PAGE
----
To reduce and eradicate bullying, we need to address emotions and find the root cause of bullying. We often think that bringing in a speaker or talking about why bullying is bad is enough. That’s the biggest mistake. When someone is bullying, they are hurt and don’t know how to process the emotions, so they lash out and attack others. It is a cyclical pattern that has to be addressed. The best way to address drama (teasing, rumors, gossip) and bullying is to learn about emotional literacy. Emotional literacy is about reading, processing, and understanding emotions. Emotional literacy is the foundation to build compassion and empathy. So where do we start? Well we have found these strategies to be most helpful:
Tips to Teach Emotional Literacy
- Create flash cards with all the different emotions. Use your flash cards once a day to identify an emotion. Ask what do you do and think when you feel a certain emotion. Or ask students to share a time when they felt a certain emotion. The goal is to talk about what happens when they feel that emotion. We love our Mood Dudes. We use them to learn about different emotions and over 15 different activity. Click here to purchase them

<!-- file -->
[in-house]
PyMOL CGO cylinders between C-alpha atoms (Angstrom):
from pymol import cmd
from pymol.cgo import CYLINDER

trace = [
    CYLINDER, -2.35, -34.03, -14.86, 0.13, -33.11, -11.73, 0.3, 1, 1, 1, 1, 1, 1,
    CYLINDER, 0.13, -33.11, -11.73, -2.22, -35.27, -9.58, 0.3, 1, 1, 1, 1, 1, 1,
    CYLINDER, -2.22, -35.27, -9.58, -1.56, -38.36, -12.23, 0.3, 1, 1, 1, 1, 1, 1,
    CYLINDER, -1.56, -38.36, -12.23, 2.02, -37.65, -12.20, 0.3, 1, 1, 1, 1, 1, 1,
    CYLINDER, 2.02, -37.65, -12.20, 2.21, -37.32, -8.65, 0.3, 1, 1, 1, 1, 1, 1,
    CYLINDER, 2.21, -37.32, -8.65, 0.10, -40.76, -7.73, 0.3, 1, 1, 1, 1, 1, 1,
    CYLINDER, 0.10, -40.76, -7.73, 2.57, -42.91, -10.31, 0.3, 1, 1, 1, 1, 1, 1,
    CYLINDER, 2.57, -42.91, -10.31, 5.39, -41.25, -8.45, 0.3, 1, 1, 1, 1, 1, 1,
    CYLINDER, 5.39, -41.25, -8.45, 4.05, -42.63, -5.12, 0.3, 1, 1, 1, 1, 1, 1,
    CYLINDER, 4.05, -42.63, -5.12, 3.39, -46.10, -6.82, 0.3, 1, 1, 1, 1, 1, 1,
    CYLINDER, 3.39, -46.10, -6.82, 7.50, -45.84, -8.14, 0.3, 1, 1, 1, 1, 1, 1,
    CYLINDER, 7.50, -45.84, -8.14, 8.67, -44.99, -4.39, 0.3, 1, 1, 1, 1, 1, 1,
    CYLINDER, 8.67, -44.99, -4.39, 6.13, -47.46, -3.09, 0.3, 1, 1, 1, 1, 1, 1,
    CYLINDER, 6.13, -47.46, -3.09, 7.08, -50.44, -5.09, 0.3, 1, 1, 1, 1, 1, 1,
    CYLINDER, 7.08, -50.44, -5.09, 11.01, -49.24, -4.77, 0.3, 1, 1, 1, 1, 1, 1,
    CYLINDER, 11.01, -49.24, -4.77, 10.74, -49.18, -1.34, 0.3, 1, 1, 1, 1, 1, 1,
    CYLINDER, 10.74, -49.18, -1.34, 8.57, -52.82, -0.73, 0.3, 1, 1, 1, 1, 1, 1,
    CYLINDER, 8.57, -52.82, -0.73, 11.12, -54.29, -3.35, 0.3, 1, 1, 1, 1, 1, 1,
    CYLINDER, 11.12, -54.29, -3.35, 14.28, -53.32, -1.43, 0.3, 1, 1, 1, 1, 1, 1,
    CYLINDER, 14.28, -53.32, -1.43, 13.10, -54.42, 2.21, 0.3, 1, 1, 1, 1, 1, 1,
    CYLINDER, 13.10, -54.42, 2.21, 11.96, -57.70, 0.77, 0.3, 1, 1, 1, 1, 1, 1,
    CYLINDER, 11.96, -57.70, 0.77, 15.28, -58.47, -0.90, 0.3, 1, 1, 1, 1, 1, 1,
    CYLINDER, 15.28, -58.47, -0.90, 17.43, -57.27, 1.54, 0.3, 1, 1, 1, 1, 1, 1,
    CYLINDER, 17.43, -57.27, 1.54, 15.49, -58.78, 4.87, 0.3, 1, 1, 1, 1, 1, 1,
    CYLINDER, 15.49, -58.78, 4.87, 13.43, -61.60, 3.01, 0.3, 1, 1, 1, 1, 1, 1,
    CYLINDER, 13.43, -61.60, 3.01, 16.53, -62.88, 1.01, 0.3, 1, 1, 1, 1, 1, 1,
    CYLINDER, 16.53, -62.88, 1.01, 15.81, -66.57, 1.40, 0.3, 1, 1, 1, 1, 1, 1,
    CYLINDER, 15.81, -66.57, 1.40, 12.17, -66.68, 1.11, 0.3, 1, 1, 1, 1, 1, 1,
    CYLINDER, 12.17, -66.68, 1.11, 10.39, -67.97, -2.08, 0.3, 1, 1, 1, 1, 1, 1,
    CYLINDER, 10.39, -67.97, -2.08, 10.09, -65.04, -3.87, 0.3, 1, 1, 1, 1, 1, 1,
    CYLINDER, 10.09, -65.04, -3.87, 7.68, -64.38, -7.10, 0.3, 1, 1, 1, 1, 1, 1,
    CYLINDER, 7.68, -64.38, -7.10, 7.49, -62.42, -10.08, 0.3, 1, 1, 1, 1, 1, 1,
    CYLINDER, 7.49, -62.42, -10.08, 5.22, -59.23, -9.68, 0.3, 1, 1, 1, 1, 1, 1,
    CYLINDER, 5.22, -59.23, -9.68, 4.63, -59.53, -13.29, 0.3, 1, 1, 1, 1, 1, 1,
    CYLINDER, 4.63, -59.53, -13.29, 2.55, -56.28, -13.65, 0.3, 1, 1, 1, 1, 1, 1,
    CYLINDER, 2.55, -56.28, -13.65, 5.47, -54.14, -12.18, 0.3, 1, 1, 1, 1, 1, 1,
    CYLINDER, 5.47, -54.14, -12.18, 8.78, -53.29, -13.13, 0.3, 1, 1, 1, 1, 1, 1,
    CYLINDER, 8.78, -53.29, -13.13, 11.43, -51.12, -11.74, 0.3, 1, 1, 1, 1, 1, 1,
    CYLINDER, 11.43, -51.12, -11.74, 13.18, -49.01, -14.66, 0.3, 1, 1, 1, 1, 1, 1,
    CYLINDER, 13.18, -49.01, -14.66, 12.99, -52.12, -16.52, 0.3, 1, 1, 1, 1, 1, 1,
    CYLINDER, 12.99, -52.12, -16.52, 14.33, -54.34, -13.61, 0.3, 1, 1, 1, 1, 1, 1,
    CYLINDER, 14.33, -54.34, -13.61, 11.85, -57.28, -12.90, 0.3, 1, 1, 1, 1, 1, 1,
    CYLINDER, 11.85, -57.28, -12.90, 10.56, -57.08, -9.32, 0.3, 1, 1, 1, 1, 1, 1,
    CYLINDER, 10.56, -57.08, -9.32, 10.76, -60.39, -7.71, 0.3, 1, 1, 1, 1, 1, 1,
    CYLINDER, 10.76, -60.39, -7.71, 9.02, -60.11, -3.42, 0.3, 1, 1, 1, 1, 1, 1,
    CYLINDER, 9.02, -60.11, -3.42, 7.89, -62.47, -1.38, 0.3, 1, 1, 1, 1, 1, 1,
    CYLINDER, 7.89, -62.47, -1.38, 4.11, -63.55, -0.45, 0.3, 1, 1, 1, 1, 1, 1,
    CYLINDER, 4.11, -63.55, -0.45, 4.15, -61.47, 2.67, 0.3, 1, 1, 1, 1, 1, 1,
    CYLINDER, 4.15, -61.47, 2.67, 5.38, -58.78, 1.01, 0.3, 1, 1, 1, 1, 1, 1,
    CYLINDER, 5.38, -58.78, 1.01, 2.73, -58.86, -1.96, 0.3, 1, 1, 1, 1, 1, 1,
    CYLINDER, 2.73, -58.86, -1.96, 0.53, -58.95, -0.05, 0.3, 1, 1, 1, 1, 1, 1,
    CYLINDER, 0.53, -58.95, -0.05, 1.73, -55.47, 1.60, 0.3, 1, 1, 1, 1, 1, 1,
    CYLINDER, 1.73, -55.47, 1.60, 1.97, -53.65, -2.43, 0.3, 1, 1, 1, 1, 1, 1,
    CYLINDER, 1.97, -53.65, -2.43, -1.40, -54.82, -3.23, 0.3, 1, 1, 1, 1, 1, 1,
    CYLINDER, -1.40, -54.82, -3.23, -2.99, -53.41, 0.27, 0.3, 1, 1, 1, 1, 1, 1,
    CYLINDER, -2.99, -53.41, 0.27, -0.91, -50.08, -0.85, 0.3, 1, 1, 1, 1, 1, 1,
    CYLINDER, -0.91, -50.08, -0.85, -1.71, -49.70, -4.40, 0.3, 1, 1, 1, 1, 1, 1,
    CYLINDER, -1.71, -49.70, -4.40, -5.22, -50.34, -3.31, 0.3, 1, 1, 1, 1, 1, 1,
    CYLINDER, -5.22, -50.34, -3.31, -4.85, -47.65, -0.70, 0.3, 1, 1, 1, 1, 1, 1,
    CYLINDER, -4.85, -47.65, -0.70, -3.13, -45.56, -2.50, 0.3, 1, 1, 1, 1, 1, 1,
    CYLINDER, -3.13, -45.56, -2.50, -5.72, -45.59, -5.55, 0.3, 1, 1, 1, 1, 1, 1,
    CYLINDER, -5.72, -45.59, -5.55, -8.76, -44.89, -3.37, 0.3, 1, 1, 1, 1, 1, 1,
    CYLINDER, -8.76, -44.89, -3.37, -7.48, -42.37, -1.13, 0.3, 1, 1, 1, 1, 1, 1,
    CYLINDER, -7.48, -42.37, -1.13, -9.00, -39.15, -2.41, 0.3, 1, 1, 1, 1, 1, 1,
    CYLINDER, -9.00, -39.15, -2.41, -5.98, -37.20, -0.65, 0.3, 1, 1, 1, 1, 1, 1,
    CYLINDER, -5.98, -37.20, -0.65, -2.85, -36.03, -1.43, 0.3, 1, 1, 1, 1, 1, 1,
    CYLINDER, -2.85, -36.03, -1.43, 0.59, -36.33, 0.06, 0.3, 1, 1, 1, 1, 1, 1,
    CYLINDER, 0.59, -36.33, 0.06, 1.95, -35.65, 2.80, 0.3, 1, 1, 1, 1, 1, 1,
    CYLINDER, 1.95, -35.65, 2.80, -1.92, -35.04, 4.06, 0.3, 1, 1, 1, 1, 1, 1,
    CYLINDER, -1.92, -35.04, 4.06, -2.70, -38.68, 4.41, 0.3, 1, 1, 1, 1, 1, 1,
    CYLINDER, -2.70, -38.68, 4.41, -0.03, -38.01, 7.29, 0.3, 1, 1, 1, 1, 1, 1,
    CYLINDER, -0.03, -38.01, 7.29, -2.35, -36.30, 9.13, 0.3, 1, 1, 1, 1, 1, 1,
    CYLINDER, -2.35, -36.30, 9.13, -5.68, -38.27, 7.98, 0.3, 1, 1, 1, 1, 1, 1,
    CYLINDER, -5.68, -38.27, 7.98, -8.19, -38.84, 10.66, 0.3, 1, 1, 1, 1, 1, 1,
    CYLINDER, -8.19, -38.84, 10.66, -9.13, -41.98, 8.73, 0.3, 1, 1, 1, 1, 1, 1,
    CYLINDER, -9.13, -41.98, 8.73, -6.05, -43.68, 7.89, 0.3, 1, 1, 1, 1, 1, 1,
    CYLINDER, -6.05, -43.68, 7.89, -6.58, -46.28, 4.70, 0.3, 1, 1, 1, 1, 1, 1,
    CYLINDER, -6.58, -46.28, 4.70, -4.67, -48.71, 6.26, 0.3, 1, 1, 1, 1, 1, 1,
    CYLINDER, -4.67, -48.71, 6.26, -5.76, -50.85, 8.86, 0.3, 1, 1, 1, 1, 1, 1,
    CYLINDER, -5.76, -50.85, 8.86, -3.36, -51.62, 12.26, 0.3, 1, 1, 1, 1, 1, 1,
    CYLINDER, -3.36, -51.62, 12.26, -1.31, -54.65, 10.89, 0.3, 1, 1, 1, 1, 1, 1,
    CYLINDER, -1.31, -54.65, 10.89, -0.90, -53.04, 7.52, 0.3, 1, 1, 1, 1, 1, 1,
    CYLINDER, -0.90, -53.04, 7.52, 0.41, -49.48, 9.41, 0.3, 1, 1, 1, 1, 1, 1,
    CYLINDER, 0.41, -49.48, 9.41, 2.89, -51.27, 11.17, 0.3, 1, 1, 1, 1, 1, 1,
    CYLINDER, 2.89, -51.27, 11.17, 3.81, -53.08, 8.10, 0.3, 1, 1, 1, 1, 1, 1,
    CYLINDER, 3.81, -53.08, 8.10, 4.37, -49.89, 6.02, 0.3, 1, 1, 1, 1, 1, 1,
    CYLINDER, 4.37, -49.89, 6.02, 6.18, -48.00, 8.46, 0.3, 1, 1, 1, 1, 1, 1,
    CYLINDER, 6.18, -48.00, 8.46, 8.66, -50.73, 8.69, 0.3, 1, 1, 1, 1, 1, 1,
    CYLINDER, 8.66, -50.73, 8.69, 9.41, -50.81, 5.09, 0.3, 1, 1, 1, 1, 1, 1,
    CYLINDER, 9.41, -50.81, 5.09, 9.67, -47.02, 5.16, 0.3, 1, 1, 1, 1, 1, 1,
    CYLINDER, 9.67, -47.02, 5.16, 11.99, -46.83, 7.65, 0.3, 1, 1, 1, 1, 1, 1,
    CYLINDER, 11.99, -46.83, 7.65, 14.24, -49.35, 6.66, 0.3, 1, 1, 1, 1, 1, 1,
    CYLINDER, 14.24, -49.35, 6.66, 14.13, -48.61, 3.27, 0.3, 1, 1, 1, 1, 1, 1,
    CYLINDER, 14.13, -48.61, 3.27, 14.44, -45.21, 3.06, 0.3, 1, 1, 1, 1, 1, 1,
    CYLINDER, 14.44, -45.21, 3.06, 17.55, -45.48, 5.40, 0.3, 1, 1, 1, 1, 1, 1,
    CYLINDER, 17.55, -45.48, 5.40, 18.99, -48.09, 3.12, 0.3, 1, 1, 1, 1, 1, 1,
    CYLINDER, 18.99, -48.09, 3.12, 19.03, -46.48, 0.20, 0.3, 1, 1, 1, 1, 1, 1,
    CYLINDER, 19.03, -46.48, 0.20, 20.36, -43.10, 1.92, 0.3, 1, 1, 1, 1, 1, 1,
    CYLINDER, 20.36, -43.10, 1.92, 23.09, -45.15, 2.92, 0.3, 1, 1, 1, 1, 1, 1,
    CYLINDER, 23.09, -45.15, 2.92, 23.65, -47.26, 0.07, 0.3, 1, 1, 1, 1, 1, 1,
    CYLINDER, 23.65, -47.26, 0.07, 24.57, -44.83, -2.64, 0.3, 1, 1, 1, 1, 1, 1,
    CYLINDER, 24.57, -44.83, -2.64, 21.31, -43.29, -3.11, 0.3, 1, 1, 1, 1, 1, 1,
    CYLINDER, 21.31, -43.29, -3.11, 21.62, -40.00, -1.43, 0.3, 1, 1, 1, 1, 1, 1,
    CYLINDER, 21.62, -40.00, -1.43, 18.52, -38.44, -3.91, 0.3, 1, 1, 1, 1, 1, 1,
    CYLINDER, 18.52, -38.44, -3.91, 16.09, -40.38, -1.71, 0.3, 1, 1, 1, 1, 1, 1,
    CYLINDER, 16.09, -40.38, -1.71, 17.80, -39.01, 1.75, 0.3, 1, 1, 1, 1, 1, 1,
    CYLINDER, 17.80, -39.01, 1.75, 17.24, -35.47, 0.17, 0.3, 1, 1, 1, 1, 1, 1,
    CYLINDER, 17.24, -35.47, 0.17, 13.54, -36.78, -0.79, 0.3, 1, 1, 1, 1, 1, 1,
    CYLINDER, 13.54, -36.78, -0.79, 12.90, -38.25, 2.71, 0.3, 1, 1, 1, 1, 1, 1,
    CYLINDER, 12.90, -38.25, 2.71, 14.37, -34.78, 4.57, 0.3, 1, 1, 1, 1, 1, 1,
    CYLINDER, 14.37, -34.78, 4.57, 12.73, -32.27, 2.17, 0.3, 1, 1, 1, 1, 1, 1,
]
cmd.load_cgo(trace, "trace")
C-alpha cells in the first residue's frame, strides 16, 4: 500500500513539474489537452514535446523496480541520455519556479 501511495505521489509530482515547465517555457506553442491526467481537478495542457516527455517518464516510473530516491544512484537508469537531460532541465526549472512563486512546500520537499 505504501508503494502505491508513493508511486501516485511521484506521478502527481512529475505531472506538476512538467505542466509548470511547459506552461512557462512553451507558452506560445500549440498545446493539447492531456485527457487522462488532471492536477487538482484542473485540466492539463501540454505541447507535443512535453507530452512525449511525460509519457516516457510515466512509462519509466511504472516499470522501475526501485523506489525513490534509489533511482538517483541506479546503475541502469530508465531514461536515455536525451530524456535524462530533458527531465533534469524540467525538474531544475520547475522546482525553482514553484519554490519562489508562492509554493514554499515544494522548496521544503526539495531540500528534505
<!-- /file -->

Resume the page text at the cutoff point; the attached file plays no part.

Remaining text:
- Use the behavioral triangle to work on processing emotions. Ask students to share a story and have the class identify the emotions, behaviors, and thoughts.
- Share your emotions throughout the day. For example: “Right now, I feel _______ because________. I am thinking_______ and this is why I am ___________. So right now, I feel happy because Alex helped Marc with his assignment. I am thinking how much as a class you have grown and this is why I am giving you all a break from homework tonight.
- When watching a movie during class, pause it and ask: “What is the character feeling, thinking, and doing?” Ask the why the students guessed certain emotions.
- At the end of the week, pass out post it and ask students to share an emotion and why they feel that way. It could be how they felt today, or throughout the week. It is great reflection exercise and you can have the class share back their emotion to create classroom community.
We hope that you can use these strategies in the classroom and at home to get students to open up and better understand their emotions. Feel free to reach out to us with any questions or additional resources.